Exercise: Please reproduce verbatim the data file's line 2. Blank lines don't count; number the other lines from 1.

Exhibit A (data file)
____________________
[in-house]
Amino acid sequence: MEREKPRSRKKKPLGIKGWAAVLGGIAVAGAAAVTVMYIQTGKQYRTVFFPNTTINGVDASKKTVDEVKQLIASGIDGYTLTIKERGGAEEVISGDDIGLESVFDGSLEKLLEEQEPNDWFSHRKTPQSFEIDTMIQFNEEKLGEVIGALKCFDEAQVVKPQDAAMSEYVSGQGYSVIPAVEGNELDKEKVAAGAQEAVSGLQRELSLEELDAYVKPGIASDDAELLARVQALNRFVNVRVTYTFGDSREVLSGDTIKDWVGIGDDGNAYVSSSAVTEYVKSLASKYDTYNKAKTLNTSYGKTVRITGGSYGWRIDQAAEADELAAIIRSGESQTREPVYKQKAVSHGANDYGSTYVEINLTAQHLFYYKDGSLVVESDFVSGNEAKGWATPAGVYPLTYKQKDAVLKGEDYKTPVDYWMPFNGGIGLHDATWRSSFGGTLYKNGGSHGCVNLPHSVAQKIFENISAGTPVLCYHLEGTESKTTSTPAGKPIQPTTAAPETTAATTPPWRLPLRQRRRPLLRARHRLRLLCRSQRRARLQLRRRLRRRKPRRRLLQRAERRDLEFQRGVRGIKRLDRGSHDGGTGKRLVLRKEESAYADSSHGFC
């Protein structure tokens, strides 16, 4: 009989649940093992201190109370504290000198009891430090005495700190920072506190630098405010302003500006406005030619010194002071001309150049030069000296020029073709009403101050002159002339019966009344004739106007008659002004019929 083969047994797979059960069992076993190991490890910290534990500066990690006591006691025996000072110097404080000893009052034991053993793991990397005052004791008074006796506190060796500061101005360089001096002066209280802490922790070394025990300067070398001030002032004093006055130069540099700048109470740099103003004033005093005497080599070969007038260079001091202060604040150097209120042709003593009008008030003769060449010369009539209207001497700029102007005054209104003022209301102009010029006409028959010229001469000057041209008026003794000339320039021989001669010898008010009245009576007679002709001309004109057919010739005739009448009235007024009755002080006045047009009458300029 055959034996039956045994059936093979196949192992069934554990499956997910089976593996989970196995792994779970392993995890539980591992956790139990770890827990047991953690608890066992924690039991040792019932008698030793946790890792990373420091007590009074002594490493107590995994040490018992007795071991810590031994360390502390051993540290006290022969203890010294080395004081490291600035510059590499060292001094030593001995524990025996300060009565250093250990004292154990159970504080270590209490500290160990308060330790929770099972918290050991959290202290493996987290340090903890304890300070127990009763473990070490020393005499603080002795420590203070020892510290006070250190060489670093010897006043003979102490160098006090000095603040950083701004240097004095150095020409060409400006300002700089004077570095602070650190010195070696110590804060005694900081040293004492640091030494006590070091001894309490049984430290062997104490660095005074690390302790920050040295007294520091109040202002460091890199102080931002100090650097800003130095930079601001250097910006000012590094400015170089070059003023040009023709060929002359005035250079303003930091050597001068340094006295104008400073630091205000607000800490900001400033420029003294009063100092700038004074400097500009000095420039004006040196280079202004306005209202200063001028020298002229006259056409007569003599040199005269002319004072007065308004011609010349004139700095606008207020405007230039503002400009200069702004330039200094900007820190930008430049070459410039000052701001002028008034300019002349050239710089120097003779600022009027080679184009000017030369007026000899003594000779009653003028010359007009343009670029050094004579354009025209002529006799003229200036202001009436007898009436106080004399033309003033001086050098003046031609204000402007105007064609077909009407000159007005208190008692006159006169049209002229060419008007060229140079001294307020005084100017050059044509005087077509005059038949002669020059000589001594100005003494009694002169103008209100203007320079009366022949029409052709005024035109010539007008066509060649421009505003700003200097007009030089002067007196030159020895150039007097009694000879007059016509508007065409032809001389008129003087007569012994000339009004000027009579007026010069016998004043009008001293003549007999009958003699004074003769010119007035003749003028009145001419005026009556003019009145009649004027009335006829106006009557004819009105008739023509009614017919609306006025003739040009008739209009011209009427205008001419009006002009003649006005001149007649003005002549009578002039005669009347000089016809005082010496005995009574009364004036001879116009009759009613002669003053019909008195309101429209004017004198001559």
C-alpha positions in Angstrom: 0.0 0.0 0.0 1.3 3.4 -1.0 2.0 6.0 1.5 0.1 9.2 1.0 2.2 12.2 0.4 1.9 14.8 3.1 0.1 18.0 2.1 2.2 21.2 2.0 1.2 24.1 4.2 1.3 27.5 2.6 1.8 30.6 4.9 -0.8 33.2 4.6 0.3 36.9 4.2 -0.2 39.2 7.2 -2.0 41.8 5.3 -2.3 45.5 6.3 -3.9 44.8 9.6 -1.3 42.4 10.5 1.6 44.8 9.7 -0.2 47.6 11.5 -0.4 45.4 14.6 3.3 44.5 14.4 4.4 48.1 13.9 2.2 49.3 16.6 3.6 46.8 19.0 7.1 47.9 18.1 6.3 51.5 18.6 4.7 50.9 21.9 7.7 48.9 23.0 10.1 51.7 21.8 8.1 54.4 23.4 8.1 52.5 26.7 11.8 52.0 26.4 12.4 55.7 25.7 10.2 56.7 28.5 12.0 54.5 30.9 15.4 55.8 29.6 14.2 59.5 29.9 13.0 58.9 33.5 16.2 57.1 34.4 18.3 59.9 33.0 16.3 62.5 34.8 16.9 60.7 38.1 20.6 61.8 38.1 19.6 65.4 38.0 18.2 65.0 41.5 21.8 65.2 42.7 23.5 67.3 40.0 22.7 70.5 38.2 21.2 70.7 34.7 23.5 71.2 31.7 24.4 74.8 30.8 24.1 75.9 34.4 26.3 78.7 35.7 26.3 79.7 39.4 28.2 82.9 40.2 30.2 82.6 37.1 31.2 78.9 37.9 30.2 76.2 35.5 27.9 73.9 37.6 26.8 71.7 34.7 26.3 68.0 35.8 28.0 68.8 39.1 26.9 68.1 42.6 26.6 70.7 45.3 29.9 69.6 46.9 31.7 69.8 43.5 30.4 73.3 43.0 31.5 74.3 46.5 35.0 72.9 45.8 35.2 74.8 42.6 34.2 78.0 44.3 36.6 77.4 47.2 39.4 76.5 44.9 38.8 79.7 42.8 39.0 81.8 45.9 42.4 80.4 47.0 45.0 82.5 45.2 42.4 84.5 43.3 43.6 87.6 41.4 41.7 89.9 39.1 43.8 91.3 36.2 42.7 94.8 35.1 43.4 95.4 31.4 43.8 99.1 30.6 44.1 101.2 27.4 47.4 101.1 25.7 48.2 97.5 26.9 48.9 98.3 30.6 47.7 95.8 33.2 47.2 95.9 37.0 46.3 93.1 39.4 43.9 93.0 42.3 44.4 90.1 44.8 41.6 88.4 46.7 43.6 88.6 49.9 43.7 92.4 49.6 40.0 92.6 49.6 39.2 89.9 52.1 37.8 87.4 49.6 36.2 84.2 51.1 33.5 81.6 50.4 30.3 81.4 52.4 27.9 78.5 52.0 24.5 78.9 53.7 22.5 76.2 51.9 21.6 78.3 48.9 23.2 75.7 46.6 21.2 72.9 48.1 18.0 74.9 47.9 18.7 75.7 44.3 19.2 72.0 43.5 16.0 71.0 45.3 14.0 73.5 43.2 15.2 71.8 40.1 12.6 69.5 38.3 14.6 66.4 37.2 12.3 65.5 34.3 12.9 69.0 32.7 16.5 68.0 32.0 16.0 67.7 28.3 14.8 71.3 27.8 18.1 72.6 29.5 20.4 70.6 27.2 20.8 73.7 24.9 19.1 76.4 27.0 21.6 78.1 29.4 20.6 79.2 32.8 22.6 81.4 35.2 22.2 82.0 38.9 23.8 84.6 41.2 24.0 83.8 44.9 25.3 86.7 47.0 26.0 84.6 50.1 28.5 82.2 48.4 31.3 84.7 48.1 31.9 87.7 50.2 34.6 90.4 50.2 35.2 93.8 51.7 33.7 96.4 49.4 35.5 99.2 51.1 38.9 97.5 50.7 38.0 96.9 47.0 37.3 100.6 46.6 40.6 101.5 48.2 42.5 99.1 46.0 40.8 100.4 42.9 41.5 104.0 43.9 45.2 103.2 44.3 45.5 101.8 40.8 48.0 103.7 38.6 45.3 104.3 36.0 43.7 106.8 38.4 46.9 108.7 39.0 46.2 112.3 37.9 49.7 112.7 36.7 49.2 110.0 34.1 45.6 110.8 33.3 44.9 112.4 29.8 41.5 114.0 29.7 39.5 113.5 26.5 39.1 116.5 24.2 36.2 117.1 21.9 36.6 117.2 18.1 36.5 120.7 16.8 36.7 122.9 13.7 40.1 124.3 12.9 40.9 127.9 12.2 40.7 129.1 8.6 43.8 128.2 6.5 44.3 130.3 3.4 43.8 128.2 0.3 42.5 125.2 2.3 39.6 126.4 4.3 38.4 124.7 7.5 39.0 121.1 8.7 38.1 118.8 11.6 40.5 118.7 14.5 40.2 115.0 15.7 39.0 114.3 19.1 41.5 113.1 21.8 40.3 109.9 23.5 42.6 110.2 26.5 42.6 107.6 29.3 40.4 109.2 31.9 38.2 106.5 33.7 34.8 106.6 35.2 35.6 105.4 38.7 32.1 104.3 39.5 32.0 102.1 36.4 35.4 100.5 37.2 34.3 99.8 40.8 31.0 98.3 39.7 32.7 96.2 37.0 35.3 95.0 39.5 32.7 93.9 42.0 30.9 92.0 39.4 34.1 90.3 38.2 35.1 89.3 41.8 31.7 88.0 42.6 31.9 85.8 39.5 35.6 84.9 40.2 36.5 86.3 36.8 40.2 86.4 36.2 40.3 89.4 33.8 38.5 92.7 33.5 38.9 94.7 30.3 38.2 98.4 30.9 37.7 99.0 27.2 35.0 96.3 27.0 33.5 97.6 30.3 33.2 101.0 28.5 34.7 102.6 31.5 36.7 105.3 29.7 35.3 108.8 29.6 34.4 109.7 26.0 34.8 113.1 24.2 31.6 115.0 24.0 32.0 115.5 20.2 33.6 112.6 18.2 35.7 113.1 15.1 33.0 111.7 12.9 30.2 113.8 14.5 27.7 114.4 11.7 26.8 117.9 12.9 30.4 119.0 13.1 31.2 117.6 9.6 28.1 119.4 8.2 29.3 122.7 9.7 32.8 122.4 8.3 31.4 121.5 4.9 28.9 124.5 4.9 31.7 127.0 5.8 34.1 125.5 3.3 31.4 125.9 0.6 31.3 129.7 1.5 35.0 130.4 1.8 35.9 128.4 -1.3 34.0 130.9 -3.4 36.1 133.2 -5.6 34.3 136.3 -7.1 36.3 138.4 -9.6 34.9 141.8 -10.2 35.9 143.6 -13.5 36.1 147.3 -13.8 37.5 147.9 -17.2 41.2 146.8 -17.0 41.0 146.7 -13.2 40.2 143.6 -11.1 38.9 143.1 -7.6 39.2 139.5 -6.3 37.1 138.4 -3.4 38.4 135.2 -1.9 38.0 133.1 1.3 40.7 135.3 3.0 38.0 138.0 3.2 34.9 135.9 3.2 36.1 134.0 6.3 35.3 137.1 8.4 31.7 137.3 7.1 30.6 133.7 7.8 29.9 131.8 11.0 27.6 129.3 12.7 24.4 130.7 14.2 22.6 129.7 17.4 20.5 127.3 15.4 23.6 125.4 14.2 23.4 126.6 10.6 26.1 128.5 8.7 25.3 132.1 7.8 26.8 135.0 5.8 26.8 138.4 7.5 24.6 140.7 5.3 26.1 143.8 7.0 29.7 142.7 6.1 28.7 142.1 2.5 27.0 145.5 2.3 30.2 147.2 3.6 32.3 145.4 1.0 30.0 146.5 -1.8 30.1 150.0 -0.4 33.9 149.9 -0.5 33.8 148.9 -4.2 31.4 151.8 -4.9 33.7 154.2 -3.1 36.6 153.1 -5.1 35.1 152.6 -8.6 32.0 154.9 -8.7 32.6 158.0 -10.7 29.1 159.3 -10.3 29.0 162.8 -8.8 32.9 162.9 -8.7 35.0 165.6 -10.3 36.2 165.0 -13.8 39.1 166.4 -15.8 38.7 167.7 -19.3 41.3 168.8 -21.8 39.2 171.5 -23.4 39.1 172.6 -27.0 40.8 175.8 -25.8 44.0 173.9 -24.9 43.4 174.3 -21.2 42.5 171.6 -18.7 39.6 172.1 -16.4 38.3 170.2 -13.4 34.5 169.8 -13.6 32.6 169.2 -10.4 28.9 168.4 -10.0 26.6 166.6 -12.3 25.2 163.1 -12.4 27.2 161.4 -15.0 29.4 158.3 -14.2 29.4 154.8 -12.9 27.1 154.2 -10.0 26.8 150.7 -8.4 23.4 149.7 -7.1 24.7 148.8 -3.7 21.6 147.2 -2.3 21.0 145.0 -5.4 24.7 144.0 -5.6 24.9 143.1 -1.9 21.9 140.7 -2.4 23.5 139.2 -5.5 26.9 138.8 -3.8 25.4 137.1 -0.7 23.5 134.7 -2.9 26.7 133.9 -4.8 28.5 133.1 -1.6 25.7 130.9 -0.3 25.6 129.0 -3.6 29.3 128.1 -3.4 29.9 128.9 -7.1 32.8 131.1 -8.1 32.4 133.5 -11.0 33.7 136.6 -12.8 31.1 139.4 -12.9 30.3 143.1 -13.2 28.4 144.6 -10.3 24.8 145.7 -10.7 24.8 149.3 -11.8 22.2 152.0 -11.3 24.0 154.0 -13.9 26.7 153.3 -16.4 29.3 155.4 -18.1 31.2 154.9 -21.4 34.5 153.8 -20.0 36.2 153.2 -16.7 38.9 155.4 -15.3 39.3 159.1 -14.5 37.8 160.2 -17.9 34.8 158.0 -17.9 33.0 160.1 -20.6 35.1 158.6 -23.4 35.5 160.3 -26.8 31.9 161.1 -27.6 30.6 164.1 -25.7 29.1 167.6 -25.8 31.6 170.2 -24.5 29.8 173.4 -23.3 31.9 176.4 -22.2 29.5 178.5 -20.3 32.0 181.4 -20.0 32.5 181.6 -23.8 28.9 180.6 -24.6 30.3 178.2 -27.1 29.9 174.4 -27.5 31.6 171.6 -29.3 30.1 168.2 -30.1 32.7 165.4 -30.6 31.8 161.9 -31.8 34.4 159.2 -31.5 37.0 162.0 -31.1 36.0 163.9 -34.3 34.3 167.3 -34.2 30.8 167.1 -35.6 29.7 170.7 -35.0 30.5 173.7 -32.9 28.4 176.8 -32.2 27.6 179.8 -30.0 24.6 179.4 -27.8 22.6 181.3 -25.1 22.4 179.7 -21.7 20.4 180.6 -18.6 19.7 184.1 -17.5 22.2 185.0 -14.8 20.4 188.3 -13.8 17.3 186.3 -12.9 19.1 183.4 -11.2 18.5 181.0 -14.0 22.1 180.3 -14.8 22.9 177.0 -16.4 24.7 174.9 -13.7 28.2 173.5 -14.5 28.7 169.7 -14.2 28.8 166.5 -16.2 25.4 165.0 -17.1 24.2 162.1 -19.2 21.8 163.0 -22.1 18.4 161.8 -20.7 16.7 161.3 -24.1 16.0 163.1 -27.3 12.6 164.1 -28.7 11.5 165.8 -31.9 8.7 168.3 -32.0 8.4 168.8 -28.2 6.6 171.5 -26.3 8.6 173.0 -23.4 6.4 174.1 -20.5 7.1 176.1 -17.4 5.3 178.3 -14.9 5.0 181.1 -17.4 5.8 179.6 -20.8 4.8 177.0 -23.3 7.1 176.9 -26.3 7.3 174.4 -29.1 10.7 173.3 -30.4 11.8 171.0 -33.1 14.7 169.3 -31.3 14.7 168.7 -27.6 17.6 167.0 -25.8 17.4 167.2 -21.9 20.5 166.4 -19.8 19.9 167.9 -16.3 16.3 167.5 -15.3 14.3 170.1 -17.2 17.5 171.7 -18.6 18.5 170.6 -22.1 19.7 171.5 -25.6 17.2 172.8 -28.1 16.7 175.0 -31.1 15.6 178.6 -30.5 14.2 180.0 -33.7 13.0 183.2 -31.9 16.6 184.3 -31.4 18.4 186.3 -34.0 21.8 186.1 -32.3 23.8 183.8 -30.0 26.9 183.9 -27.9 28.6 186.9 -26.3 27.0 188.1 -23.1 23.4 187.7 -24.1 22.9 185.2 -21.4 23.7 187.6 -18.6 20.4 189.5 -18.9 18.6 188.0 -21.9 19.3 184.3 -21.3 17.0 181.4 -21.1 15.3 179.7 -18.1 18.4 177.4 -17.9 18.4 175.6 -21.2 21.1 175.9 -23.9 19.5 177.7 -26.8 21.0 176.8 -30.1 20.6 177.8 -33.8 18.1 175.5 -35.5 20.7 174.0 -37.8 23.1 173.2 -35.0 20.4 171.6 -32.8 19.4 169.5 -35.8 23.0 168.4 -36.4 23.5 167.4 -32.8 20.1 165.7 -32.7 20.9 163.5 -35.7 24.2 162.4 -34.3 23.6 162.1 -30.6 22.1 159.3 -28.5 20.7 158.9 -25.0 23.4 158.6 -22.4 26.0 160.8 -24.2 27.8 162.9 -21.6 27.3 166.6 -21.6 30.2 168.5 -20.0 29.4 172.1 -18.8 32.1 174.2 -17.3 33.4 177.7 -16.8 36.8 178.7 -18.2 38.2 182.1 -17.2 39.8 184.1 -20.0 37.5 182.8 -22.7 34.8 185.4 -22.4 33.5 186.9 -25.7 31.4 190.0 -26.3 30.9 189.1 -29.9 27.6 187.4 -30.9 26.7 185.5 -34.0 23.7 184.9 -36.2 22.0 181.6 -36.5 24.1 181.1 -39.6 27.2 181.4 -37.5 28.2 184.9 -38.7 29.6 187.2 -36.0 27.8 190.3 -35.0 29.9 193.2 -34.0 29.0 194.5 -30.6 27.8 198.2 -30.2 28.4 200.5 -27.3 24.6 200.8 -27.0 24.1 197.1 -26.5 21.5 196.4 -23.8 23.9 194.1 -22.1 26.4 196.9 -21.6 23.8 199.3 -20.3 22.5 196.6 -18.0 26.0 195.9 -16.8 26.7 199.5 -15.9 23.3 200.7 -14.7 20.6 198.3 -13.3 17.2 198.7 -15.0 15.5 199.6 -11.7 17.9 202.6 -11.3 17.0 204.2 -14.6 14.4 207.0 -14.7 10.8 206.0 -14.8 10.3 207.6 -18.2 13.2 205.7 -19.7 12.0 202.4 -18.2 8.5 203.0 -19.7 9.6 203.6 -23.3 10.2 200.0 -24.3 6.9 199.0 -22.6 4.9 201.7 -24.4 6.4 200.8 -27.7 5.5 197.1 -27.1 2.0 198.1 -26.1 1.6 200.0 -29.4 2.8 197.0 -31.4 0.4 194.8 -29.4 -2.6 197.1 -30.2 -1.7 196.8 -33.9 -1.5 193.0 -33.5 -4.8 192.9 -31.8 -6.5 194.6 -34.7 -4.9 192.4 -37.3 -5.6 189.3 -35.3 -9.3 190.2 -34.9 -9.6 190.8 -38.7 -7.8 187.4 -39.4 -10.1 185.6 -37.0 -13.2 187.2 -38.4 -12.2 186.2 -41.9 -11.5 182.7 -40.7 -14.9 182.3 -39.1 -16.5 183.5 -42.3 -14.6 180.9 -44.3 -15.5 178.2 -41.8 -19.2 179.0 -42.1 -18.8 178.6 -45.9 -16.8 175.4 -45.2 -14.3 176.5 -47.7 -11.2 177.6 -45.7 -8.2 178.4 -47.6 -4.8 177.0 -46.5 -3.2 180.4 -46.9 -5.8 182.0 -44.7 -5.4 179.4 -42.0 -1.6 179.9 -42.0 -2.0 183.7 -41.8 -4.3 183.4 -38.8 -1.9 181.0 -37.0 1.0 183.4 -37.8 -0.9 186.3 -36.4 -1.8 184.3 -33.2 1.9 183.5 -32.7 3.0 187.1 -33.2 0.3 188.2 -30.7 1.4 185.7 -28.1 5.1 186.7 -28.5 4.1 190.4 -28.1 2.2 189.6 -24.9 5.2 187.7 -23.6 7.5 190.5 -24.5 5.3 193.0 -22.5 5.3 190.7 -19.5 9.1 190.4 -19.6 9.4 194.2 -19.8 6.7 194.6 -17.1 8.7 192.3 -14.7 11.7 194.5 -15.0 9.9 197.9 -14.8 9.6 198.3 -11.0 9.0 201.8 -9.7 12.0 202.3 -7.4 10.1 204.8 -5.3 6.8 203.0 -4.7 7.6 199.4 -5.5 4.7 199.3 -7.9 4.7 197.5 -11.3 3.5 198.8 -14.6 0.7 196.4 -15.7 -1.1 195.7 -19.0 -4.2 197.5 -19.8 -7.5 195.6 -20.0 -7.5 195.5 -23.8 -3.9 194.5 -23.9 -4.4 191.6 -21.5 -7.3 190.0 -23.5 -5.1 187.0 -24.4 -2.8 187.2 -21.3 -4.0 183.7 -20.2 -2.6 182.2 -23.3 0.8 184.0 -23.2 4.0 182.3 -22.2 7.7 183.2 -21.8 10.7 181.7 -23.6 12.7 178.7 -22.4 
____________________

Amino acid sequence: MEREKPRSRKKKPLGIKGWAAVLGGIAVAGAAAVTVMYIQTGKQYRTVFFPNTTINGVDASKKTVDEVKQLIASGIDGYTLTIKERGGAEEVISGDDIGLESVFDGSLEKLLEEQEPNDWFSHRKTPQSFEIDTMIQFNEEKLGEVIGALKCFDEAQVVKPQDAAMSEYVSGQGYSVIPAVEGNELDKEKVAAGAQEAVSGLQRELSLEELDAYVKPGIASDDAELLARVQALNRFVNVRVTYTFGDSREVLSGDTIKDWVGIGDDGNAYVSSSAVTEYVKSLASKYDTYNKAKTLNTSYGKTVRITGGSYGWRIDQAAEADELAAIIRSGESQTREPVYKQKAVSHGANDYGSTYVEINLTAQHLFYYKDGSLVVESDFVSGNEAKGWATPAGVYPLTYKQKDAVLKGEDYKTPVDYWMPFNGGIGLHDATWRSSFGGTLYKNGGSHGCVNLPHSVAQKIFENISAGTPVLCYHLEGTESKTTSTPAGKPIQPTTAAPETTAATTPPWRLPLRQRRRPLLRARHRLRLLCRSQRRARLQLRRRLRRRKPRRRLLQRAERRDLEFQRGVRGIKRLDRGSHDGGTGKRLVLRKEESAYADSSHGFC